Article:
Anthopoulou E.,Institute of Pharmaceutical science
Pharmaceutical Medicine | Year: 2016
Electronic cigarettes are nicotine delivery devices that have rapidly penetrated into the market since their invention in 2003. Their remarkably rapid spread has raised questions concerning their safety and efficacy as smoking cessation aids. However, despite this uncertainty, the number of users is increasing, especially among smokers and ex-smokers who are trying to keep away from tobacco cigarettes. Several chemical studies have been conducted and a safer profile compared with tobacco cigarettes has been recognized. Clinical and population studies have given a first insight into the efficacy of e-cigarettes as smoking cessation aids, supporting their potential. Nonetheless, these preliminary findings cannot lead to reliable conclusions about their long-term safety and efficacy and further research is warranted. The burden of tobacco-related diseases is a major cause of morbidity and mortality worldwide and further measures are needed in order to reduce tobacco harm. At the moment, e-cigarettes are categorized as consumer products in the UK because the Medicines and Healthcare Products Regulatory Agency’s (MHRA’s) recommendation to regulate e-cigarettes as medicines did not get the adequate response; however, very soon e-cigarettes will be regulated under the EU’s Tobacco Product Directive. E-cigarettes are widely used and the preliminary findings on safety and efficacy, in combination with the need for new tobacco harm reduction strategies, suggest that the investigation of e-cigarettes’ potential as a smoking cessation aid is imperative. © 2016, Springer International Publishing Switzerland.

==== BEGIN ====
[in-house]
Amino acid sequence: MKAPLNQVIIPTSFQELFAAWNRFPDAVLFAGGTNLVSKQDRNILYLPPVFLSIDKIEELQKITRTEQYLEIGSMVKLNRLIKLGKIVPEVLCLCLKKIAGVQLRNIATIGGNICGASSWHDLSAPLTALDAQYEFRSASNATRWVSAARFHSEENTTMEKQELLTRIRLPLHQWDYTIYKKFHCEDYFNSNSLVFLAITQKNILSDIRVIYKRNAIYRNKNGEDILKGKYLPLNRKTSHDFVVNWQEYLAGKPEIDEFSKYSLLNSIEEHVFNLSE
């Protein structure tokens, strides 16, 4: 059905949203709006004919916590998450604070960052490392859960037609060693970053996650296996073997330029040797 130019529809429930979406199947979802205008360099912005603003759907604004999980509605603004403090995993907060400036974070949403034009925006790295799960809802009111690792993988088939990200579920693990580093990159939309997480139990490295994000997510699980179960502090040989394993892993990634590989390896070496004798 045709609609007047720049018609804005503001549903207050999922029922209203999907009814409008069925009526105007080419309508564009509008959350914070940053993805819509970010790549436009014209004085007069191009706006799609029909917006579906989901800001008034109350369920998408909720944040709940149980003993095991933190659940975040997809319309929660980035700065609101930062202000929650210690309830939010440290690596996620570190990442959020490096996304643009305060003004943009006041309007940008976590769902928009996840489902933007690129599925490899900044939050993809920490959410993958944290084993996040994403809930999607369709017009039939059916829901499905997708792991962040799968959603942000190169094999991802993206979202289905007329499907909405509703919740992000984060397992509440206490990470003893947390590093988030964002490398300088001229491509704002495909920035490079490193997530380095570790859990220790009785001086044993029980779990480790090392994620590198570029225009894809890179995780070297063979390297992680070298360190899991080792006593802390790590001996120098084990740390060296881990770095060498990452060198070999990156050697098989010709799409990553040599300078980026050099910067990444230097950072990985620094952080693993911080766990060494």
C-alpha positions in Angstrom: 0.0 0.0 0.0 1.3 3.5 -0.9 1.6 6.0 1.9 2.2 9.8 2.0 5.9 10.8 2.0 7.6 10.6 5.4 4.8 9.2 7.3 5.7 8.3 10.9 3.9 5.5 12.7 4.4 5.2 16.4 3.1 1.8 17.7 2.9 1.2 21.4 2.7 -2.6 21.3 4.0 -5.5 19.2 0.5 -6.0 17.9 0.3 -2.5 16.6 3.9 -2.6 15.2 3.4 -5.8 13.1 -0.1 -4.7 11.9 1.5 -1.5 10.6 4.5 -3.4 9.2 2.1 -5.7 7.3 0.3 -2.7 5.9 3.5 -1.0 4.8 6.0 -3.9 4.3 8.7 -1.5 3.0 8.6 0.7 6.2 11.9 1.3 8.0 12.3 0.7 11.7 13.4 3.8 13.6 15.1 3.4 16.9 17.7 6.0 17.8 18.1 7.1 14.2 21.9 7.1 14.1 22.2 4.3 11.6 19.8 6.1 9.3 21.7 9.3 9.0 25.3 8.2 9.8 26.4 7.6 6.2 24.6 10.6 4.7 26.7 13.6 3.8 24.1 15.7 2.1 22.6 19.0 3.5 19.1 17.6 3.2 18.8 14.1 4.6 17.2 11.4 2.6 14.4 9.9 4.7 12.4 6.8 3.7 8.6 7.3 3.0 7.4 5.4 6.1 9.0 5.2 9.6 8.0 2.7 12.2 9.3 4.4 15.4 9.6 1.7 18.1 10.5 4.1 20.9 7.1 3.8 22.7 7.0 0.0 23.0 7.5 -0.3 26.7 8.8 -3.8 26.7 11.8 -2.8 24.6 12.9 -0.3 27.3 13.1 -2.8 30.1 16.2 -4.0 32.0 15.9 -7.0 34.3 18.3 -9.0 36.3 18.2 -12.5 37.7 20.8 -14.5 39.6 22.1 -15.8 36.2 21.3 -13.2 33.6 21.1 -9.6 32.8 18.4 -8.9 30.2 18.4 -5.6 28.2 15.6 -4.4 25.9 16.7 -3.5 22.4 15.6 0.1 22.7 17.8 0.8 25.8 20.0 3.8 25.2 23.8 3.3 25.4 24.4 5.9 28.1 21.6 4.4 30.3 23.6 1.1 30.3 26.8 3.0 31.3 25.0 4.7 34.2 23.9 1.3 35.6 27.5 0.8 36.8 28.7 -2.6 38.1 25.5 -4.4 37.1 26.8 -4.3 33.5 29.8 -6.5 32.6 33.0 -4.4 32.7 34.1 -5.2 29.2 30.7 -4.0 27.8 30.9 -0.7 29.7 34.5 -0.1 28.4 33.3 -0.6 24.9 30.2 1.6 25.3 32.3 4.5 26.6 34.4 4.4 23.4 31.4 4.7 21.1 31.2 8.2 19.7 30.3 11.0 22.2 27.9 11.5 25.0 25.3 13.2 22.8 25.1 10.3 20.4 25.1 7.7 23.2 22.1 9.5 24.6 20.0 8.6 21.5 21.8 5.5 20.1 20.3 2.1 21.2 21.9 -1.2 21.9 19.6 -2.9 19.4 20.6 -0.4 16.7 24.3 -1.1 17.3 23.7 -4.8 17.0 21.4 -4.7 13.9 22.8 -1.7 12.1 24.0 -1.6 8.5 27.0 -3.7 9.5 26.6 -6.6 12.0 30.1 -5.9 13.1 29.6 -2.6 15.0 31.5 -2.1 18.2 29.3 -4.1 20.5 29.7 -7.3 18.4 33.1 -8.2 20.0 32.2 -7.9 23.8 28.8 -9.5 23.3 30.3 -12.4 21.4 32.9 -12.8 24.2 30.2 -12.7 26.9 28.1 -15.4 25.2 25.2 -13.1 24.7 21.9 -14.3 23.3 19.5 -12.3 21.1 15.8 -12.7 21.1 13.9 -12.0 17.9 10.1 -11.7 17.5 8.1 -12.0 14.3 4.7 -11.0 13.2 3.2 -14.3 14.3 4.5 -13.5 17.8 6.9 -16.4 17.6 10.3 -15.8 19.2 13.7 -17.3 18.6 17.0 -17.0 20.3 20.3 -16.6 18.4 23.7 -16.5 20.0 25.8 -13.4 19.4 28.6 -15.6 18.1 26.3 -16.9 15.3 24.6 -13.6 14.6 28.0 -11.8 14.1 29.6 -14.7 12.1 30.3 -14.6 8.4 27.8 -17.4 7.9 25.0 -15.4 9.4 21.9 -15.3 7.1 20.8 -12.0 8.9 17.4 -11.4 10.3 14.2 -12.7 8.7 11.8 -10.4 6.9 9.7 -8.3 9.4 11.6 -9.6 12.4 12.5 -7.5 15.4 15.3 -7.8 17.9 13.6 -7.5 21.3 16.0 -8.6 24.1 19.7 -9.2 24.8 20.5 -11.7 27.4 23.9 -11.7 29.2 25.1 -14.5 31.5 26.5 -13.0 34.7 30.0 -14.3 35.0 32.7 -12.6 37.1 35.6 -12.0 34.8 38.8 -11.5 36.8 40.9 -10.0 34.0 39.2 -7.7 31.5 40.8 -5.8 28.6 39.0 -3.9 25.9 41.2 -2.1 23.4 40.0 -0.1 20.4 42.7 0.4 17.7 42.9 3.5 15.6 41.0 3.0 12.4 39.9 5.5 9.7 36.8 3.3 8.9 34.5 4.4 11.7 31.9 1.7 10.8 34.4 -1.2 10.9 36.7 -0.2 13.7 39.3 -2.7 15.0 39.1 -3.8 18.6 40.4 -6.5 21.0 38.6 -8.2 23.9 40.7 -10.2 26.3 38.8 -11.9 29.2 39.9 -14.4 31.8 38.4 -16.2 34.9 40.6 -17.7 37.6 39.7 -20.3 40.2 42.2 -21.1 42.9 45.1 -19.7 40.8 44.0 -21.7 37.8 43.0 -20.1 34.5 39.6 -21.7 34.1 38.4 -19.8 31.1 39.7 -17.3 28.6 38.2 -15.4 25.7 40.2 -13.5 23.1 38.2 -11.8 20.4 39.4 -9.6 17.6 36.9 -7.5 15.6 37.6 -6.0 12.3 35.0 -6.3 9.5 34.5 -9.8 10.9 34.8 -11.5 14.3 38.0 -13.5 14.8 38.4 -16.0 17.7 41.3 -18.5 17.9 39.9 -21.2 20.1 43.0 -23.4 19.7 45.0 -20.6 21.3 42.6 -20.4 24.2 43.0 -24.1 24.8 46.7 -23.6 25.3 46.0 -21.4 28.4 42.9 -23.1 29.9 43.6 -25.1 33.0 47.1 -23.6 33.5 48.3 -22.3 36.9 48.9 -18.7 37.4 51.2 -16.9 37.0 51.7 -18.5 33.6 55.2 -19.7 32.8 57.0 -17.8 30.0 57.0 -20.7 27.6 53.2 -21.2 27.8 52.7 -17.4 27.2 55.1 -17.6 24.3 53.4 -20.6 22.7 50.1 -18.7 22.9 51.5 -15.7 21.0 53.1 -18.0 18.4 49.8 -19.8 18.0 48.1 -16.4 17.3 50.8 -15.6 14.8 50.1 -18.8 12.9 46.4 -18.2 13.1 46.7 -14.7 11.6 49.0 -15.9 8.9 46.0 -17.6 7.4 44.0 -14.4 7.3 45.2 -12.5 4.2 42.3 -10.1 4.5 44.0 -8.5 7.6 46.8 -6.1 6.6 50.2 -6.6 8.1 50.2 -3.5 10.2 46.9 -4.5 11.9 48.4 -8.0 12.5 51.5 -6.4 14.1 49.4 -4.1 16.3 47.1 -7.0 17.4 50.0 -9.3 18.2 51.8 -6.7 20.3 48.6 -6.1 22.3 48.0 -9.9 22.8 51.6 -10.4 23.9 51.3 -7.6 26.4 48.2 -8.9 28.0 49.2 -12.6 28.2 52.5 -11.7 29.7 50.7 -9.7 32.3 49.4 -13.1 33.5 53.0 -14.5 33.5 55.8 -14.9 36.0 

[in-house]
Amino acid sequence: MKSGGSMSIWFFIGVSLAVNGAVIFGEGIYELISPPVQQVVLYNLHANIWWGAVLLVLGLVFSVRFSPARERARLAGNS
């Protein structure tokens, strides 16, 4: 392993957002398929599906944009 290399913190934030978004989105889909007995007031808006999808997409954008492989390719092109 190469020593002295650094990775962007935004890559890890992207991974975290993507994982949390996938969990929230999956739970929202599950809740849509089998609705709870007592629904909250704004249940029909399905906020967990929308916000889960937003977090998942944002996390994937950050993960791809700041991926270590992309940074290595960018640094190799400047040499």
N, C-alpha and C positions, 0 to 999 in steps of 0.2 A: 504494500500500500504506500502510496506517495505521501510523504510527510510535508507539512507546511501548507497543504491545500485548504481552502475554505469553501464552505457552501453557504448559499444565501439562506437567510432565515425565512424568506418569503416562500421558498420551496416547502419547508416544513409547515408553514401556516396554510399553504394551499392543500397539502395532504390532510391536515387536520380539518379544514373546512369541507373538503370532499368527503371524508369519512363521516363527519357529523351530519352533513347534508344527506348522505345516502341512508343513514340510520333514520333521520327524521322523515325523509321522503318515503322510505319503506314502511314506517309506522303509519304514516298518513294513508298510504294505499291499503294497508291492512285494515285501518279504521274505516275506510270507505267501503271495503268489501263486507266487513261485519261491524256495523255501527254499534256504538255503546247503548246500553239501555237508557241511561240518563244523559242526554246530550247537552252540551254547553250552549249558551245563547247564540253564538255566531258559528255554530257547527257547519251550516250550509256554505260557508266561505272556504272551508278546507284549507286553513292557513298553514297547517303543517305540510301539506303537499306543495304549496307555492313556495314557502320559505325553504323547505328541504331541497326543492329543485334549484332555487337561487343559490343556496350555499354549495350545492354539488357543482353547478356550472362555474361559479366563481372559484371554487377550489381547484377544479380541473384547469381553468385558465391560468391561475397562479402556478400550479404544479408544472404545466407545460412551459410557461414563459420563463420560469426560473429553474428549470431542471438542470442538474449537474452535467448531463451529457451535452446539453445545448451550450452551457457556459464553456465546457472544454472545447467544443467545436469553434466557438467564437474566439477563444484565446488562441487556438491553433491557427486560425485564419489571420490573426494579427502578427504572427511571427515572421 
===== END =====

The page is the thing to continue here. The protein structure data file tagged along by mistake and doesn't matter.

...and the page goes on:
Iravani M.M.,Institute of Pharmaceutical science |
Mccreary A.C.,Brains On Line |
Jenner P.,Institute of Pharmaceutical science
Parkinsonism and Related Disorders | Year: 2012
Striatal function adapts to the loss of nigrostriatal dopaminergic input in Parkinson's disease (PD) to initially maintain voluntary movement, but subsequently changes in response to drug treatment leading to the onset of motor complications, notably dyskinesia. Alterations in presynaptic dopaminergic function coupled to changes in the response of post-synaptic dopaminergic receptors causing alterations in striatal output underlie attempts at compensation and the control of movement in early PD. However, eventually compensation fails and persistent changes in striatal function ensue that involve morphological, biochemical and electrophysiological change. Key alterations occur in cholinergic and glutamatergic transmission in the striatum and there are changes in motor programming controlled by events involving LTP/LTD. Dopamine replacement therapy with L-DOPA modifies altered striatal function and restores motor function but nonphysiological dopamine receptor stimulation leads to altered signalling through D1 and D2 receptor systems and changes in striatal function causing abnormalities of LTP/LTD mediated through glutamatergic/nitric oxide (NO) mechanisms. These lead to the onset of dyskinesia and underlie the priming process that characterise dyskinesia and its persistence. © 2011 Elsevier Ltd.
Yamada K.,Kyowa Hakko Kirin Co. |
Kobayashi M.,Kyowa Hakko Kirin Co. |
Mori A.,Kyowa Hakko Kirin Co. |
Jenner P.,Institute of Pharmaceutical science |
Kanda T.,Kyowa Hakko Kirin Co.
Pharmacology Biochemistry and Behavior | Year: 2013